Many if not most women have been locked in a battle with their
bodies for as long as they can remember. And when it comes to
riding horses, they drag their arsenal of self-doubt with them
every time they step into the saddle. Some quit riding completely.
Others ride, but are frustrated by their lack of progress as riders
or what they see as poor performance. They succumb to silent
self-torment as they wonder how they look, what others think, and
whether they have any business on the back of a horse if their
jeans feel a little too tight.
Cowboy Skills is a fascinating, practical guide to the skills that have made the cowboy famous worldwide as both an outdoorsmen and rancher. Readers can replicate outdoor living by trying a hand at rounding up cattle, breaking horses to saddle, and living off the land. Learn key skills like: Handling a stampede Using the proper saddle and tack Proper ways to use a lasso and lariat Classic songs and lingo And much more! Whether you're an avid outdoorsman or a wannabe cowboy, Cowboy Skills is your handbook to not only surviving the Wild West, but flourishing. The style of the cowboy is both famous and infamous, and the skills are ones for the ages. The cowboy has been a successful outdoorsman for ages, and now you can too with the skills, tips, and tricks included in this handy manual.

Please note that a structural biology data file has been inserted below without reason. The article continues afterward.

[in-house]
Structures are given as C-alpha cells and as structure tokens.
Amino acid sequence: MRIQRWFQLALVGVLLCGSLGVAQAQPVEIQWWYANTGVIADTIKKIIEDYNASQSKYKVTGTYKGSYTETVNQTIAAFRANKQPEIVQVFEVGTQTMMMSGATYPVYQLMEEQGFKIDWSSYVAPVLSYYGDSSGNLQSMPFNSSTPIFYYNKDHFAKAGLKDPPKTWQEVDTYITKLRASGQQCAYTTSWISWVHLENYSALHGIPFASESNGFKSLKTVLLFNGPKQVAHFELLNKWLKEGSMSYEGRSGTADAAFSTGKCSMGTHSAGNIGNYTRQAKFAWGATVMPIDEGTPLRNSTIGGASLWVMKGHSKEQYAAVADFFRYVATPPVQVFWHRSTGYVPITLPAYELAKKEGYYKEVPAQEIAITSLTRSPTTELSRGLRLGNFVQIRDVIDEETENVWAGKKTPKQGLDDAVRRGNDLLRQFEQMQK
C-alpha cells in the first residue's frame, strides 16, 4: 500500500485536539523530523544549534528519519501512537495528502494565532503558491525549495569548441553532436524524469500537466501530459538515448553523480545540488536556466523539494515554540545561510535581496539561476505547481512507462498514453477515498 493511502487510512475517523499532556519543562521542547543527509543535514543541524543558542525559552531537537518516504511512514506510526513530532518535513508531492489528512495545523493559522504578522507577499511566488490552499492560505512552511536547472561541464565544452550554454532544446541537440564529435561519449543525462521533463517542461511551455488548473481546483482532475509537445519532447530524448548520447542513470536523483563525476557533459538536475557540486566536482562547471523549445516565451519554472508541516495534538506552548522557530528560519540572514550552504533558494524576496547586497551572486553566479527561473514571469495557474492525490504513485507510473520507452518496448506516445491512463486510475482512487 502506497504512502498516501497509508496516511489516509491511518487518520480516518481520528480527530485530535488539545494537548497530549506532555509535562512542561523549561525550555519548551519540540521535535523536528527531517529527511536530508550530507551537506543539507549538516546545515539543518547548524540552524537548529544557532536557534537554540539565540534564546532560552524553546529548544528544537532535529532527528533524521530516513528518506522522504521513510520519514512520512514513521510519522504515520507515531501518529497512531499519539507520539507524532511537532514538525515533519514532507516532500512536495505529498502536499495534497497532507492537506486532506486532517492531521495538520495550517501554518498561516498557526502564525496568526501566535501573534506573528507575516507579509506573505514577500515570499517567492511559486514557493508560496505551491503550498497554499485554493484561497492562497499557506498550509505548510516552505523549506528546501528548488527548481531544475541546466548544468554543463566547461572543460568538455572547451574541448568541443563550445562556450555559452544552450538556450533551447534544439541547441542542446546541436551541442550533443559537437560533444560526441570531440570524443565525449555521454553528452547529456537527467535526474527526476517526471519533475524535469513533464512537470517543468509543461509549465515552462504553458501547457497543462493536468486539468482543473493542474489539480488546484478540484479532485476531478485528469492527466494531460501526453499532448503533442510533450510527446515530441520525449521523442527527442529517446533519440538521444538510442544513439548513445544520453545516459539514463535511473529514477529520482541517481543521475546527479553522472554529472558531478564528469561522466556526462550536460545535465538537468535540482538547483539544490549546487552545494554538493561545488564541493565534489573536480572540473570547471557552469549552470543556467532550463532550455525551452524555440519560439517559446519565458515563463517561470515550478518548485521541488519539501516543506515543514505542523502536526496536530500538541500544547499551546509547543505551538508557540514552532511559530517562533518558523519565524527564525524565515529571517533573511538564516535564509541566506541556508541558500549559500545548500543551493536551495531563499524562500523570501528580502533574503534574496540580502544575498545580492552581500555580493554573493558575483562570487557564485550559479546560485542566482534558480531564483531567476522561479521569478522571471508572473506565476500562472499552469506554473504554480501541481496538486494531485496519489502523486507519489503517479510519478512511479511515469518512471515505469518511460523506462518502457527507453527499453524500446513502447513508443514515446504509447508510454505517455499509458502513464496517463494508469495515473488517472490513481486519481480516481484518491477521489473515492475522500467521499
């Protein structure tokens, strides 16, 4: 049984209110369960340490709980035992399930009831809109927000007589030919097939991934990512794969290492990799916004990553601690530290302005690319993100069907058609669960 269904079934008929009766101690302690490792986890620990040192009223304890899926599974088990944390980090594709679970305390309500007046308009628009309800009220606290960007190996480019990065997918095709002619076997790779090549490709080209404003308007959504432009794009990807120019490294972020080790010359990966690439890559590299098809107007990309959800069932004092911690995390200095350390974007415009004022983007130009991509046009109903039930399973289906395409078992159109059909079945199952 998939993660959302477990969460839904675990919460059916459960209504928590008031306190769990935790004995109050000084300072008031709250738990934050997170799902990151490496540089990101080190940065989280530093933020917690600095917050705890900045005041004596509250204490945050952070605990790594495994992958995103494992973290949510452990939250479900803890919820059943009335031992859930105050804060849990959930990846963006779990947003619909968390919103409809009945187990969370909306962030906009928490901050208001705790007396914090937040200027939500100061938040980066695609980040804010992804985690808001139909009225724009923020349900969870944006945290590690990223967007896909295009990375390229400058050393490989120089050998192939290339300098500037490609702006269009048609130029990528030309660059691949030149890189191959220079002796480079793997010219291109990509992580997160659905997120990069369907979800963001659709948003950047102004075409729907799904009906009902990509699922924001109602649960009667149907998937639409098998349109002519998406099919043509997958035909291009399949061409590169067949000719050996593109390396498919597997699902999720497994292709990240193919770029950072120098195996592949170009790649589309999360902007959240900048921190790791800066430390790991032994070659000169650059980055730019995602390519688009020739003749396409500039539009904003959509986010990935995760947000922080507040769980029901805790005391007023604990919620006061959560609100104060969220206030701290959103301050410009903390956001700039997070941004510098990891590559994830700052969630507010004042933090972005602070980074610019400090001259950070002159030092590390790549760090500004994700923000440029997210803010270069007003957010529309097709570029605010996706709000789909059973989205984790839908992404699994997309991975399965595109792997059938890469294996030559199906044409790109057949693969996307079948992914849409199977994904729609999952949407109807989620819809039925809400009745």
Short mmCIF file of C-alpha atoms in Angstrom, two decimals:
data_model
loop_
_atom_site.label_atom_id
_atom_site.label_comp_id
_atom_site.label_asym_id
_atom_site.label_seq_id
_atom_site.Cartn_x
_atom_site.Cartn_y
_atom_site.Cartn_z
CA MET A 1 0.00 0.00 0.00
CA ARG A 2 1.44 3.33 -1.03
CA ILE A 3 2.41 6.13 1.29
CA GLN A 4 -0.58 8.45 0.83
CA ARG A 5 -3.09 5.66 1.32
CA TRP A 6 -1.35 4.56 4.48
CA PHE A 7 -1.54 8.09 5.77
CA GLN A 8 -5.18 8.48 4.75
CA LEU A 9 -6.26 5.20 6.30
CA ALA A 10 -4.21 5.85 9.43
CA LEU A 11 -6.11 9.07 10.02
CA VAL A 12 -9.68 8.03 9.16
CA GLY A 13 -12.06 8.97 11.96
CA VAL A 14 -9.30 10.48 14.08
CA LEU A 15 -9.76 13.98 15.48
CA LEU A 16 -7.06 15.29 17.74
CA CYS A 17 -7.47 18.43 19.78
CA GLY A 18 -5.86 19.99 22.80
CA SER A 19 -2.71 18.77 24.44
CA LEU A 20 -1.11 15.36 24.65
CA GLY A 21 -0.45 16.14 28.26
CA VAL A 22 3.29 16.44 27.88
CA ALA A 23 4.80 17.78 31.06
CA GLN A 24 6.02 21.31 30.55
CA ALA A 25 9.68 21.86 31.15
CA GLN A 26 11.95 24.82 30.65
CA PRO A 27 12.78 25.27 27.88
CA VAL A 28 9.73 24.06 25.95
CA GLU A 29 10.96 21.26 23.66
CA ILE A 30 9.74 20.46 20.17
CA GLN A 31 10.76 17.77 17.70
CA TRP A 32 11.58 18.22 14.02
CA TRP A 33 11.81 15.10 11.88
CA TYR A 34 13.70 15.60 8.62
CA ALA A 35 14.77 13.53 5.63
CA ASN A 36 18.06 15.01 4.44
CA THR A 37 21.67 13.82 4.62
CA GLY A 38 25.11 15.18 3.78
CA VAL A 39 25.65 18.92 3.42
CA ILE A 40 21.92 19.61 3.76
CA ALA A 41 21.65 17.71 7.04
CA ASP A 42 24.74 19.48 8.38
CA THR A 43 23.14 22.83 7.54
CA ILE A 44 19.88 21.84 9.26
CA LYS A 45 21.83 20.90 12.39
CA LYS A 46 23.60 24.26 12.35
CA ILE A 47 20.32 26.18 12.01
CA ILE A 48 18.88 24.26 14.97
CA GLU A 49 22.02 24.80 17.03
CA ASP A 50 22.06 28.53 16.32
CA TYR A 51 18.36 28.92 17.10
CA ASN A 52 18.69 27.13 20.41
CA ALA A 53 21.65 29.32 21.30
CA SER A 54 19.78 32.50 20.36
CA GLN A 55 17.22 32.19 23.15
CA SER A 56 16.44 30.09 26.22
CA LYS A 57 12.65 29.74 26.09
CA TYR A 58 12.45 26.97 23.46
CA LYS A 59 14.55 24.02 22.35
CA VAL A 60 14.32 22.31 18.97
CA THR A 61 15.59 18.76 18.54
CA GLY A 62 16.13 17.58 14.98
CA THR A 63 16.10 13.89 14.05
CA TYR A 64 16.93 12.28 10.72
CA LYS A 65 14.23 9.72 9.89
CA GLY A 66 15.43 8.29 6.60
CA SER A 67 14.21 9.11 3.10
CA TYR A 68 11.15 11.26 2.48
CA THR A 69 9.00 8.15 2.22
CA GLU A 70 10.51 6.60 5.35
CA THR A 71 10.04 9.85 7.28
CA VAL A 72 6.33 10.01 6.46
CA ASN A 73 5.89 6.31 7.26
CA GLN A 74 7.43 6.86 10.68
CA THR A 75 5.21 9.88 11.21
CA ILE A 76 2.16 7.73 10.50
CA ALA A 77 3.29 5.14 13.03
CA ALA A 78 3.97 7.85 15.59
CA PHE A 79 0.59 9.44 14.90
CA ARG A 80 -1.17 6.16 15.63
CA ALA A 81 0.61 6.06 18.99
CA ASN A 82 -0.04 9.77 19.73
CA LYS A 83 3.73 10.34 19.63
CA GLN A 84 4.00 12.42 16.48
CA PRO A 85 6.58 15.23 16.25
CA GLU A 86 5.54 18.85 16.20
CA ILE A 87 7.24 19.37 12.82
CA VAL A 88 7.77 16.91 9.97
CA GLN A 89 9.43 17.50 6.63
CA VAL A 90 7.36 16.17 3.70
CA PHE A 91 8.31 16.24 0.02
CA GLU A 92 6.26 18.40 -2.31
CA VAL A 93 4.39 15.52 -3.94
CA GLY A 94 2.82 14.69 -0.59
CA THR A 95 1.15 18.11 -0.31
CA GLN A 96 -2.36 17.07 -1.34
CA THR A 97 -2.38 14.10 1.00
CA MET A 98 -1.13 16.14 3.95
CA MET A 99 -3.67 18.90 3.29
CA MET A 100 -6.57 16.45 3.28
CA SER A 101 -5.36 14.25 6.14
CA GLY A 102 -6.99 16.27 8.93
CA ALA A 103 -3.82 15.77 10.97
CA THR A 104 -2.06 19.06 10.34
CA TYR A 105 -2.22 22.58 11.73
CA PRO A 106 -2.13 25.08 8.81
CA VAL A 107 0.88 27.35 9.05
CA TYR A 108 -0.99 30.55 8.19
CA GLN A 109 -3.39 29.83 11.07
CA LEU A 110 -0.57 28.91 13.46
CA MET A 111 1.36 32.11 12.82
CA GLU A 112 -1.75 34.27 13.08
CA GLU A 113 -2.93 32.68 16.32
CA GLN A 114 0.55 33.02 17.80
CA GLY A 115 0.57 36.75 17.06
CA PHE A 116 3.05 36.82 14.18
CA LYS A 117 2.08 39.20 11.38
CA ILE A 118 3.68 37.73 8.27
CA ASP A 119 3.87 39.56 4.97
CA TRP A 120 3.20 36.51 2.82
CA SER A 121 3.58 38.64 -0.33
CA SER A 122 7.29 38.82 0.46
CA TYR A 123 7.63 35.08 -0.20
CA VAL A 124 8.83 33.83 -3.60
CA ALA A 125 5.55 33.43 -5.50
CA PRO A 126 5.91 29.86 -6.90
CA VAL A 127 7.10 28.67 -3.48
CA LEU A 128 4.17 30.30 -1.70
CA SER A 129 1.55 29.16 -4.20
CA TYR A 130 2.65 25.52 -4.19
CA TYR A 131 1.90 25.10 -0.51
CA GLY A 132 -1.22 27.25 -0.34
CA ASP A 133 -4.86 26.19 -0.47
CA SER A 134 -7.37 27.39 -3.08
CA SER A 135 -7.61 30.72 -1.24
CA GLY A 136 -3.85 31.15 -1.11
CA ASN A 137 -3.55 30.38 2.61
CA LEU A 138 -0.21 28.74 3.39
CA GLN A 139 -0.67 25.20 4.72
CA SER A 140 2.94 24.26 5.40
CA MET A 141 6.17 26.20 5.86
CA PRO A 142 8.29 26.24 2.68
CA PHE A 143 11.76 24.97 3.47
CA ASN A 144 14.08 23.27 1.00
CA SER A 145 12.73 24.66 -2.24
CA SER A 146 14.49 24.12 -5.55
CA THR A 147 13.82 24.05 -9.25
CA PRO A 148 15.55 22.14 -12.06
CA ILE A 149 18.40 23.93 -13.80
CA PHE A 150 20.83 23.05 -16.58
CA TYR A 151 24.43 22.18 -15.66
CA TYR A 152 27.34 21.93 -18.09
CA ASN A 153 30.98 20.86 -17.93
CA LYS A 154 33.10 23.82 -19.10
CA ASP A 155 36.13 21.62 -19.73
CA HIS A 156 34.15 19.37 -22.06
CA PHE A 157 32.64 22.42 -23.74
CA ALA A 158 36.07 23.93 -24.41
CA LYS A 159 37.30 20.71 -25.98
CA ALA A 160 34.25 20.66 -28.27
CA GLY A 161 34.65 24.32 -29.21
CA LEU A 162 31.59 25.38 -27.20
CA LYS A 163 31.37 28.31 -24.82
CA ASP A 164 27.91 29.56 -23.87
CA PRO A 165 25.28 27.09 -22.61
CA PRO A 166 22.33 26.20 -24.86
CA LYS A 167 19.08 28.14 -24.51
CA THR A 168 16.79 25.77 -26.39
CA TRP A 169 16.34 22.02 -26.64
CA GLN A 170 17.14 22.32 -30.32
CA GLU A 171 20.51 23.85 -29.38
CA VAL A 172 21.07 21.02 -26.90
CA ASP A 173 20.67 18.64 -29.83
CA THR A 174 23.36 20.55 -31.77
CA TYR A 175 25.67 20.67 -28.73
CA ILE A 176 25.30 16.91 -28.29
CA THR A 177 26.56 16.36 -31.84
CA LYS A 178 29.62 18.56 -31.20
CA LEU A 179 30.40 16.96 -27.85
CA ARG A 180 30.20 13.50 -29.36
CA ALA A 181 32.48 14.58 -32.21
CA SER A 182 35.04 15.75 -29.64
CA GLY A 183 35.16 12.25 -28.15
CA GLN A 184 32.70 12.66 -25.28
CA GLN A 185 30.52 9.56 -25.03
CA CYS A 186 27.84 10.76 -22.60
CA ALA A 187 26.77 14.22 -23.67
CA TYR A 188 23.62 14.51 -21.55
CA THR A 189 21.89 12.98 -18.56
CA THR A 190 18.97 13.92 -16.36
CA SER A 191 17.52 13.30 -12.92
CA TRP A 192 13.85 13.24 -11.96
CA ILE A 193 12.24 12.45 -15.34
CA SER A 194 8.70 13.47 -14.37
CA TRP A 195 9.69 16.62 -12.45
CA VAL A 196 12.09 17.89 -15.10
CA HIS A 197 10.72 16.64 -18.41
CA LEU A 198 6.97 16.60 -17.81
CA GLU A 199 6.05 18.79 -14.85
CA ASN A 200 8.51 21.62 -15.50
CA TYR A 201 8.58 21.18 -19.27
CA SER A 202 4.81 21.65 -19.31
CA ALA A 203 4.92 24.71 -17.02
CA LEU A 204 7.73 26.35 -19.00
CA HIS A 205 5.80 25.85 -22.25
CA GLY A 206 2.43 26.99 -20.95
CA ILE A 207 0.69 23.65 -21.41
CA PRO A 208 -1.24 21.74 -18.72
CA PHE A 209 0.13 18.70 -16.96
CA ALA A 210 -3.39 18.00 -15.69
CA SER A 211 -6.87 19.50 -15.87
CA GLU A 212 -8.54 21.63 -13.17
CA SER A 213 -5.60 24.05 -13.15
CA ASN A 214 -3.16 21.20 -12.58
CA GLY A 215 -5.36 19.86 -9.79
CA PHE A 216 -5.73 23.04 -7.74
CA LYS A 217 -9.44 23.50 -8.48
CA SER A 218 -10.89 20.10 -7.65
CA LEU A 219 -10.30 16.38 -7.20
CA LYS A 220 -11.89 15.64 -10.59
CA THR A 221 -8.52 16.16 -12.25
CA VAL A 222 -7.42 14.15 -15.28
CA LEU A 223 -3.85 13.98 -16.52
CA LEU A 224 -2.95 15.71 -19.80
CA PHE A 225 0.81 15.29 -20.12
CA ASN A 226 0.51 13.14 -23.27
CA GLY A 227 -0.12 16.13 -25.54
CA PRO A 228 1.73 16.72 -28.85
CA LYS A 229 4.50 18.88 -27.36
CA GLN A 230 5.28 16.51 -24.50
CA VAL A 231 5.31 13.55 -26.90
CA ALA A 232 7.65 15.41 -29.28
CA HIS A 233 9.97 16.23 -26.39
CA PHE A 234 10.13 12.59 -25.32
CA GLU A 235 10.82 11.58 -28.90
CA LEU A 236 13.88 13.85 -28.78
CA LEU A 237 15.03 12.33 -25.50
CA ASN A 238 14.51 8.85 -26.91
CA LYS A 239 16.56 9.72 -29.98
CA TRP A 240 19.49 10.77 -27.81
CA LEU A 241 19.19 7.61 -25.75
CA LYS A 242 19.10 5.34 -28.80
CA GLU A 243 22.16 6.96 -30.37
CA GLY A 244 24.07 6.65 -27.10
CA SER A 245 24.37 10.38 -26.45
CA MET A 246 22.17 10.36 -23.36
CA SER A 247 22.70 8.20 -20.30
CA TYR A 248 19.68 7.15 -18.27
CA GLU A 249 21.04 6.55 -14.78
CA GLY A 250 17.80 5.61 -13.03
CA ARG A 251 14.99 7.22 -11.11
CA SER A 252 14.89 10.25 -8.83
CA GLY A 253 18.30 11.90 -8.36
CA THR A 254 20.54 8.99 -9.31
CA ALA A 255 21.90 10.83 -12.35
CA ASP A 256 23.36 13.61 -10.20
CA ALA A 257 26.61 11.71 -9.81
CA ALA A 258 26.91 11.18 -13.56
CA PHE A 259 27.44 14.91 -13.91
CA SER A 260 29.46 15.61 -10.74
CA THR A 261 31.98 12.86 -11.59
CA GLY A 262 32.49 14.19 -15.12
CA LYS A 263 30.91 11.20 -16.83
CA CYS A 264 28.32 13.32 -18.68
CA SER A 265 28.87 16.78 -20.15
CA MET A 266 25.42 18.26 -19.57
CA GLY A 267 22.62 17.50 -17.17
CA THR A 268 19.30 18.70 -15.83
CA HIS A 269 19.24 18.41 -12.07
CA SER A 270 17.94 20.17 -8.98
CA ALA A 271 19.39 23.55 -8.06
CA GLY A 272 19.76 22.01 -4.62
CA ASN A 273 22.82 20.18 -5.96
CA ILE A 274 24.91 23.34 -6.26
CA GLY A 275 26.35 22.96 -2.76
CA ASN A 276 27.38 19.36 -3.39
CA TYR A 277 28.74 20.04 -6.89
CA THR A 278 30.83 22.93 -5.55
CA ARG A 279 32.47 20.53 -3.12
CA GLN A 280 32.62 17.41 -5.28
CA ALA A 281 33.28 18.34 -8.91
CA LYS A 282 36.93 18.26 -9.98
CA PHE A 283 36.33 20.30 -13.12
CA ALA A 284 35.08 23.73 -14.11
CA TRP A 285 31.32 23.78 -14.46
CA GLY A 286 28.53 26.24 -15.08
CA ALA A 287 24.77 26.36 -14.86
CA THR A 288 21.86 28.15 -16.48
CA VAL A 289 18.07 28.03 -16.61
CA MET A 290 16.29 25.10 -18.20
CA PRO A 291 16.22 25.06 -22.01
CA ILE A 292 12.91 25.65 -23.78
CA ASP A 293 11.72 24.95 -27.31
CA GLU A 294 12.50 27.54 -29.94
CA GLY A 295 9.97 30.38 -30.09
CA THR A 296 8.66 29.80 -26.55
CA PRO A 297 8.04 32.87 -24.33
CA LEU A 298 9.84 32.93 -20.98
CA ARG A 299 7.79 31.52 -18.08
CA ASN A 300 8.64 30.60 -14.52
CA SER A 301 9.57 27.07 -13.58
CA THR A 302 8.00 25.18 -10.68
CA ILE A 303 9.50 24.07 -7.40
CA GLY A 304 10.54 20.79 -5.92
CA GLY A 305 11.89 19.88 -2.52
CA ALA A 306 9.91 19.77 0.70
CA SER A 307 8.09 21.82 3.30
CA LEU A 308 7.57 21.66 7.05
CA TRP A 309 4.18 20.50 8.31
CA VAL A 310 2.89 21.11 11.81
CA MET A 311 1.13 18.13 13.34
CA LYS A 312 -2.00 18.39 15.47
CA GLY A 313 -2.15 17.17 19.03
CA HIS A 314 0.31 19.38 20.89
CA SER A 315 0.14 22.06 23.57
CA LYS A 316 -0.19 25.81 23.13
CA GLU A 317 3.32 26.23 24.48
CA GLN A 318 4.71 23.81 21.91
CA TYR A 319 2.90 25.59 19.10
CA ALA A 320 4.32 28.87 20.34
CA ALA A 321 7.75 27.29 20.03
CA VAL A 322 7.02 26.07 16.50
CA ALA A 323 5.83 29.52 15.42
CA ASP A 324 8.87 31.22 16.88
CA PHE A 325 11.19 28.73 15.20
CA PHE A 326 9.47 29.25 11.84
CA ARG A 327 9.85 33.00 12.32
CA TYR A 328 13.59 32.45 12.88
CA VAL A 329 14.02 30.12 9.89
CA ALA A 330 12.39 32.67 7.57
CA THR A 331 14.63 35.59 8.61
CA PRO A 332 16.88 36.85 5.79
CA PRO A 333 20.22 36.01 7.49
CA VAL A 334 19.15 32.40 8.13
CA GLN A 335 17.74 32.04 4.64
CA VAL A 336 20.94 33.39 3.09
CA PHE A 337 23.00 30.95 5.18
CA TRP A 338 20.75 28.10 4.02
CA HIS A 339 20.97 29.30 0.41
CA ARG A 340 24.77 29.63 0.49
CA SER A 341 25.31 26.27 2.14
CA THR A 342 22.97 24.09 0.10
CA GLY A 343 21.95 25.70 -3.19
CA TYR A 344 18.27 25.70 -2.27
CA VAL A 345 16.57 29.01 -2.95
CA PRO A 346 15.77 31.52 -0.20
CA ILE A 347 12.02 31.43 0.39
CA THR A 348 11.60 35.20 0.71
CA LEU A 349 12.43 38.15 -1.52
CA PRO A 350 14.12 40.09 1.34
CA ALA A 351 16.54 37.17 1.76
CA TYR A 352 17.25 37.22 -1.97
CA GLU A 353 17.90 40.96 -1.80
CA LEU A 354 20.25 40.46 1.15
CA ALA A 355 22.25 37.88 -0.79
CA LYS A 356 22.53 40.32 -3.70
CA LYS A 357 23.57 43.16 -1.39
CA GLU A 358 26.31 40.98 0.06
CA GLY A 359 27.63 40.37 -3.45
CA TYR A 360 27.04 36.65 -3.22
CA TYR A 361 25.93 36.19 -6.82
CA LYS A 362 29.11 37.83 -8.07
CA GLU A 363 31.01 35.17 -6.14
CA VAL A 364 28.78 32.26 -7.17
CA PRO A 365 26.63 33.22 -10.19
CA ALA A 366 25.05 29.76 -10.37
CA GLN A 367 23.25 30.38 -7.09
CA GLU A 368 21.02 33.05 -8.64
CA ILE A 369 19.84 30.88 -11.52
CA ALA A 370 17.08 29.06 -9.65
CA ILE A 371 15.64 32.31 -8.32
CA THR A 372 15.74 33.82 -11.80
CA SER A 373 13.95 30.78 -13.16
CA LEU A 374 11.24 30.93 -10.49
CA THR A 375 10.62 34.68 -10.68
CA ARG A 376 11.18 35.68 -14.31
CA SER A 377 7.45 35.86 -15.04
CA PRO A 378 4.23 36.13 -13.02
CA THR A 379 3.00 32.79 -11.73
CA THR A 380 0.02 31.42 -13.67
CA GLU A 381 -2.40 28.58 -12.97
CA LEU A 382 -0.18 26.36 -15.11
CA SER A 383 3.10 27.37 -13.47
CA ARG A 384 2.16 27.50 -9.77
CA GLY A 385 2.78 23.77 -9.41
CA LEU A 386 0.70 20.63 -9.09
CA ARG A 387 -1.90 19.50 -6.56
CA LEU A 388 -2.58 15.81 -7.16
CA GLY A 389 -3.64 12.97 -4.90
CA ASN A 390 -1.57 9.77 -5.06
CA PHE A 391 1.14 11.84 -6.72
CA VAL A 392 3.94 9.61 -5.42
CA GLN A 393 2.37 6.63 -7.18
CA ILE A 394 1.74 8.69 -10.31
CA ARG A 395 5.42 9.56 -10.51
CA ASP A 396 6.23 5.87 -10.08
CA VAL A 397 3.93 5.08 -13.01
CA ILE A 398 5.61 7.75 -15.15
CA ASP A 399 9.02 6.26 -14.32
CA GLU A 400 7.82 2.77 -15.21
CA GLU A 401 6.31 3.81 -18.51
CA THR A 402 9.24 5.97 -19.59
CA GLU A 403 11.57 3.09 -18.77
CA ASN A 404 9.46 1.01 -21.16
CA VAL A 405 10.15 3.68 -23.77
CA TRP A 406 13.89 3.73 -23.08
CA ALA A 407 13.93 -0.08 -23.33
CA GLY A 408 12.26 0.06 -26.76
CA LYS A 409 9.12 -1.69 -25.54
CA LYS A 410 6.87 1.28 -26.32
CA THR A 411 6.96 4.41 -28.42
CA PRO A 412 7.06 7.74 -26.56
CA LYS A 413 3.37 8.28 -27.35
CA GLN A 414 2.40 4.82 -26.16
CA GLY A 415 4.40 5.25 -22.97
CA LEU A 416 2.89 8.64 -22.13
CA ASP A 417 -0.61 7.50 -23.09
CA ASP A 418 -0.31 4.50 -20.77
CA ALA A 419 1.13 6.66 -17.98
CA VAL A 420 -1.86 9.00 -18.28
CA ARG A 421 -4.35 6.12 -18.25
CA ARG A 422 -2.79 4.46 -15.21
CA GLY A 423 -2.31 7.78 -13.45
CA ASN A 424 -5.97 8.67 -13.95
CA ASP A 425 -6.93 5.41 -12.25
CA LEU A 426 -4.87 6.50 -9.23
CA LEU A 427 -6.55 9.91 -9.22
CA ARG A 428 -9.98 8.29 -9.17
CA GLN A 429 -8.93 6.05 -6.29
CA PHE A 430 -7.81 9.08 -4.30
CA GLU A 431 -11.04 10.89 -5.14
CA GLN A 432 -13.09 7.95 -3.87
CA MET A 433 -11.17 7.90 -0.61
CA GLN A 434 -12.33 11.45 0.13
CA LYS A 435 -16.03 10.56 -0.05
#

When barefoot running guru Christopher McDougall takes in a neglected donkey, his aim is to get Sherman back to reasonable health. But Sherman is ill-tempered, obstinate and uncooperative - and it's clear his poor treatment has made him deeply fearful of humans. Christopher knows that donkeys need a purpose - they are working, pack animals - and so when he learns of the sport of Burro Racing or running with donkeys, he sets out to give Sherman something worth living for. With the aid of Christopher's menagerie on his farm in rural Pennsylvania, his wife Mika and their friends and neighbours including the local Amish population, Sherman begins to build trust in Christopher. To give him a purpose, they start to run together. But what Sherman gains in confidence and meaning is something we all need: a connection with nature, the outdoors, with movement. And as Christopher learns, the side benefits of exercise and animal contact are surprising, helping with mental and physical health in unexpected ways.